And you know, in the mid-'80s, late '80s, this was pretty unconventional stuff, even at a big, well-funded, mature organization like the BBC. I mean, I think many of my staff thought I was pretty weird.
GROSS: But the advice you were giving was for their safety. So what was some of the advice you were giving, and what were some of the systems you were setting up early on with the intention of protecting the journalists you were sending into war zones?
Mr. CRAMER: Well, I guess - I mean, I can focus on, I think, the siege of Dubrovnik, which I think it was in 1991, when if you remember, Dubrovnik was under siege.
The BBC crew there made the very intelligent assessment that if they were going to stay, they could well get killed. So they informed me as the whatever I was then, you know, foreign editor or assistant foreign editor, that they were pulling out. And my first response was sort of anger, really, that you know, how could they do this because that would undoubtedly mean that we would not be able to, you know, get those wonderful awards that you get at journalistic - you know, annual journalistic awards, but that passed very quickly, and I was disgusted by that emotion, and I said how dare you, how dare, I behave like this?
So really, myself and a number of colleagues took it upon ourselves to draw up some pretty simple guidelines about - safety guidelines, you know, with the opening headline that no story is worth a life. No picture sequence or audio sequence is worth a serious injury. There's always another day to do this story.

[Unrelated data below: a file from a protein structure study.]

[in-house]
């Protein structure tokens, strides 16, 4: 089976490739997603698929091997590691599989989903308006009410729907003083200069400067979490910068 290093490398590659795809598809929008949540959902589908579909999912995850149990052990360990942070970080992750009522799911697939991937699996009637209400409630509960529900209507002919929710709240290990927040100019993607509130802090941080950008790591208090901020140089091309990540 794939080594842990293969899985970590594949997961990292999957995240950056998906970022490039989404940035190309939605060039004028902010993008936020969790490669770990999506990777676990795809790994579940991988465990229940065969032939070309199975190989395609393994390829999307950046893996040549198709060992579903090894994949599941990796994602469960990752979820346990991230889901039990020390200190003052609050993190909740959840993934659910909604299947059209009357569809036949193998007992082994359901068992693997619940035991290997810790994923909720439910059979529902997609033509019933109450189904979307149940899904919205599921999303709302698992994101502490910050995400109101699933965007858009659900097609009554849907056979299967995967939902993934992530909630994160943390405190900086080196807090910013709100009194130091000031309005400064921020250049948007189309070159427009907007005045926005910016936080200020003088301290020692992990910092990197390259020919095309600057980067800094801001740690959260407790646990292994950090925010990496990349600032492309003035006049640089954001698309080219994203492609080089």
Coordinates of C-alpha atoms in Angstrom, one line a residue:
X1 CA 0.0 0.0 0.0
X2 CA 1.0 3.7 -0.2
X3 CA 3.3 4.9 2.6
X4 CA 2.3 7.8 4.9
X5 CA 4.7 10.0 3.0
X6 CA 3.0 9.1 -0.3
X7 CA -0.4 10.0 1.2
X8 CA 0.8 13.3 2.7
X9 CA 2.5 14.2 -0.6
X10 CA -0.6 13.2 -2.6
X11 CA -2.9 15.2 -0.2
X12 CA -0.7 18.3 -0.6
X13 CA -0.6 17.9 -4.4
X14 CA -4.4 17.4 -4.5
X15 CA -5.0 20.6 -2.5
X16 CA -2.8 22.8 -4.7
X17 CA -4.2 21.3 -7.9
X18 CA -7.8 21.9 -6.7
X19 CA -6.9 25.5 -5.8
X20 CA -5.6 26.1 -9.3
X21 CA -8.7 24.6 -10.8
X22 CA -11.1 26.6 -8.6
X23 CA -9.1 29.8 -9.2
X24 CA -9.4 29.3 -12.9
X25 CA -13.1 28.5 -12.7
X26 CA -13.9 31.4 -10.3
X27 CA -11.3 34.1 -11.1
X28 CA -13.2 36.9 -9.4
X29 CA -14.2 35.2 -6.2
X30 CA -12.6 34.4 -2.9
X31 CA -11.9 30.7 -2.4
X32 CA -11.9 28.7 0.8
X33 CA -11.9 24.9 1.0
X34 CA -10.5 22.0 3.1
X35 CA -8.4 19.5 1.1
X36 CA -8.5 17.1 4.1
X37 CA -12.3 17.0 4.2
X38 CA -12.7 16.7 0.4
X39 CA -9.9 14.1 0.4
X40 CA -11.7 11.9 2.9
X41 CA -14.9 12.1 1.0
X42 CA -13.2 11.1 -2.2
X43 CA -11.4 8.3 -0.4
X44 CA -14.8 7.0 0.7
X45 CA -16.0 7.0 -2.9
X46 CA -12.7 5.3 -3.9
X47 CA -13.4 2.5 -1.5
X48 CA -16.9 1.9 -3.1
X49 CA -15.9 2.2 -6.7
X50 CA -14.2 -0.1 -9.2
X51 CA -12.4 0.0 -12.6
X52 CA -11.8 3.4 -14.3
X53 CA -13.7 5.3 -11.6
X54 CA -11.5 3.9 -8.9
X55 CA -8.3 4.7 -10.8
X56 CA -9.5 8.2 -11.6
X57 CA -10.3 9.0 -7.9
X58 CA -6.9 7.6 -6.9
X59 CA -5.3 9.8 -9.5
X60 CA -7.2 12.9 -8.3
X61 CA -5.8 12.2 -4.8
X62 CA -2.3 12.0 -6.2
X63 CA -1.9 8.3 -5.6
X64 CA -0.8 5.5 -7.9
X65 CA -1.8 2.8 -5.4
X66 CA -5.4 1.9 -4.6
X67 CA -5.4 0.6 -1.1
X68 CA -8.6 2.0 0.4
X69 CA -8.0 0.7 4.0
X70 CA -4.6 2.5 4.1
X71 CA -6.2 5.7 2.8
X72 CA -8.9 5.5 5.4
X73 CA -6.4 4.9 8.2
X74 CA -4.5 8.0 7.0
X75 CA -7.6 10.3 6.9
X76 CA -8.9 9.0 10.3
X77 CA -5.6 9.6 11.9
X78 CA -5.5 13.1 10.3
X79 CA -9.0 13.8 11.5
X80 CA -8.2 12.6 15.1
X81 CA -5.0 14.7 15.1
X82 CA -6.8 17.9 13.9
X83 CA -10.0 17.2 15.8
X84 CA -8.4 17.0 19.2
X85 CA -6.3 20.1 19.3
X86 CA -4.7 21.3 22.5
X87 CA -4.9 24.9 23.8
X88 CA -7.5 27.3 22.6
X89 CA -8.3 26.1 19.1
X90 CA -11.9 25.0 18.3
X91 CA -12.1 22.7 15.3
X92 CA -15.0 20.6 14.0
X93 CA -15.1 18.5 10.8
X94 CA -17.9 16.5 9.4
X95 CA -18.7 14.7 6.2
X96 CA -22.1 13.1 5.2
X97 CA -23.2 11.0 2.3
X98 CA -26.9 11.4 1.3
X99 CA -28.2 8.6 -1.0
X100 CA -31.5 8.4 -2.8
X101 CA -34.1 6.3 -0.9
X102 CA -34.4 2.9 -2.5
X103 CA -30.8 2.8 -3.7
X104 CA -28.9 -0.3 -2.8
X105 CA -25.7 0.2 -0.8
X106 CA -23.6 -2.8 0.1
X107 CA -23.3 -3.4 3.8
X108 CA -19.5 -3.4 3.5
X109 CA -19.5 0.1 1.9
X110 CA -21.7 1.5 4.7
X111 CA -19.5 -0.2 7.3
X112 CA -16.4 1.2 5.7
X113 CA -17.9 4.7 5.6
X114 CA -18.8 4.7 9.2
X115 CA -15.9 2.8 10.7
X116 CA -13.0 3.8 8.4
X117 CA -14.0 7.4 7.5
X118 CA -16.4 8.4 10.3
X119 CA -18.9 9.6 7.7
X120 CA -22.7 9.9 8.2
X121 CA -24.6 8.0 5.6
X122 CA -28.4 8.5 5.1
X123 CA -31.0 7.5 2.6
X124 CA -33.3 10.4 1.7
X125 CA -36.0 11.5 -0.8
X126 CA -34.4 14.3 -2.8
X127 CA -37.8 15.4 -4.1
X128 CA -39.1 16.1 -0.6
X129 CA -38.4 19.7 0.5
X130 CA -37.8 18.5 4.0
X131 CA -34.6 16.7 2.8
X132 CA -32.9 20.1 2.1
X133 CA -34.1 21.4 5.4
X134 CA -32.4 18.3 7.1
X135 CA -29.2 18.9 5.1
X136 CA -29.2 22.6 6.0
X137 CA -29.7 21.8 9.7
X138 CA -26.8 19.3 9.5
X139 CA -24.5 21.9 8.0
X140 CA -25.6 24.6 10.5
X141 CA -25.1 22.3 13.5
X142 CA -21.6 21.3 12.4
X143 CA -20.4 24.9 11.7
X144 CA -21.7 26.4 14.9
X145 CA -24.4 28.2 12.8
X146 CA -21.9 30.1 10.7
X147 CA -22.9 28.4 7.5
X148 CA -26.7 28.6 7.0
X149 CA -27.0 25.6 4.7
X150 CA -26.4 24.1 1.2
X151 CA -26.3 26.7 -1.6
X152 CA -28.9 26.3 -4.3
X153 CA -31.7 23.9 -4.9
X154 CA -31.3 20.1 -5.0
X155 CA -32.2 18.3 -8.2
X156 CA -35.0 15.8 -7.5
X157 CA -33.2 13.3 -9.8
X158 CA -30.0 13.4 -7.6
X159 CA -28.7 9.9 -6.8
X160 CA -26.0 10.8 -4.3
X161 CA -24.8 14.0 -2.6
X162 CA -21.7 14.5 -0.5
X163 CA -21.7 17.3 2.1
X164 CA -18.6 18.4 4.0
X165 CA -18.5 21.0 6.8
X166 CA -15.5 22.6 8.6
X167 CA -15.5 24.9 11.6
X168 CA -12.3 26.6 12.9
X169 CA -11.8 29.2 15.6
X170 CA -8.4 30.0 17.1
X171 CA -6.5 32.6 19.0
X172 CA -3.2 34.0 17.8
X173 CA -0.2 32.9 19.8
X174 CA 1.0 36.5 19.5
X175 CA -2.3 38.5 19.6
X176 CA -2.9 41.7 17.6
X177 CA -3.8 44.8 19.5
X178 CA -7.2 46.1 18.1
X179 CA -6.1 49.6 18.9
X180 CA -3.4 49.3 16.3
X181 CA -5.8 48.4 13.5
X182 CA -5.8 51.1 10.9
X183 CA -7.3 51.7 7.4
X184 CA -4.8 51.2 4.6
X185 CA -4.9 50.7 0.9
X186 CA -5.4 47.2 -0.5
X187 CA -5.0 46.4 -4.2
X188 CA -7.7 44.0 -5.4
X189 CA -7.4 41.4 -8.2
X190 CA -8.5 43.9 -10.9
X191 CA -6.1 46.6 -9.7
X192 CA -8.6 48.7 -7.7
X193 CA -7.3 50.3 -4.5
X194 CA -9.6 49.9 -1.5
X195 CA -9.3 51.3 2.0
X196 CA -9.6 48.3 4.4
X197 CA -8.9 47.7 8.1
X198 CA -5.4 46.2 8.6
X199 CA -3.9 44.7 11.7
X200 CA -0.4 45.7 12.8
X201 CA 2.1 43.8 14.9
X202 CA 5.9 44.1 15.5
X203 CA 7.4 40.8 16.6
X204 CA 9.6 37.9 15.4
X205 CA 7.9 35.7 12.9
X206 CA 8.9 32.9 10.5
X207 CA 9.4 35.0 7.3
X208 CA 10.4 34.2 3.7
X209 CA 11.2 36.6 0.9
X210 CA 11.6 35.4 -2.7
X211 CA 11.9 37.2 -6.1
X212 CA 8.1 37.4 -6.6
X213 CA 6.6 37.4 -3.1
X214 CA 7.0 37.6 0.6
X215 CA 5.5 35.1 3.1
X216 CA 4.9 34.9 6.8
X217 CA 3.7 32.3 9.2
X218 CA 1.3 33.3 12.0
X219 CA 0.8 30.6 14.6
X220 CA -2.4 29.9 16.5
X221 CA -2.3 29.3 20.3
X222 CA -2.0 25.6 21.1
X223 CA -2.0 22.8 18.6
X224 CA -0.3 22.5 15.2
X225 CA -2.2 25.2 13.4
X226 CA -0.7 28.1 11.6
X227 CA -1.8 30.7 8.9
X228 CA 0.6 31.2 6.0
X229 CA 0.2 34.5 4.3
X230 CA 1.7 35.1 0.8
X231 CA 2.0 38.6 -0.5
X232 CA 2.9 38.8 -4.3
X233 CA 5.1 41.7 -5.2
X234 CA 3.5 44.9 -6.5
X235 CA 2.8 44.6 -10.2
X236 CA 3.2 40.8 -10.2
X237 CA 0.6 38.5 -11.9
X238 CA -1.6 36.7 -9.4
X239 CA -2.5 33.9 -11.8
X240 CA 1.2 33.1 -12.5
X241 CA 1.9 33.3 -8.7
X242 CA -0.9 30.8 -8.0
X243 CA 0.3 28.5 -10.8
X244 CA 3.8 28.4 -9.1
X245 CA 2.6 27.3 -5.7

Now that simple, bold, declarative sentence that no story is worth a life was unbelievably controversial at the BBC…
Mr. CRAMER: Because there were many people, not just in the BBC but in the industry in Britain, who thought that somehow undermined and belittled the job of a journalist. You know, my own view then and even more forcefully now, is I'm not belittling what you do, what I'm saying to you is there's always another - you know, you can drive down that road tomorrow or the next day.
You don't have to go in headlong pursuit of a story and disregard your own life or those of the colleagues you're working with. And I think it's sort of ironic that the phrase no story is worth a life is - I actually frequently hear it played back to myself by other people in other contexts. And it's not that I'm proud of the phrase, but I'm just - what makes me smile is, you know, nearly 20 years ago now, it was considered heresy to say that.
My view is it was part of a process of the media industry growing up. People who fight fires, you know, don't go off to fight fires without the most profound training and equipment and guidance and support before, during and after that particular incident.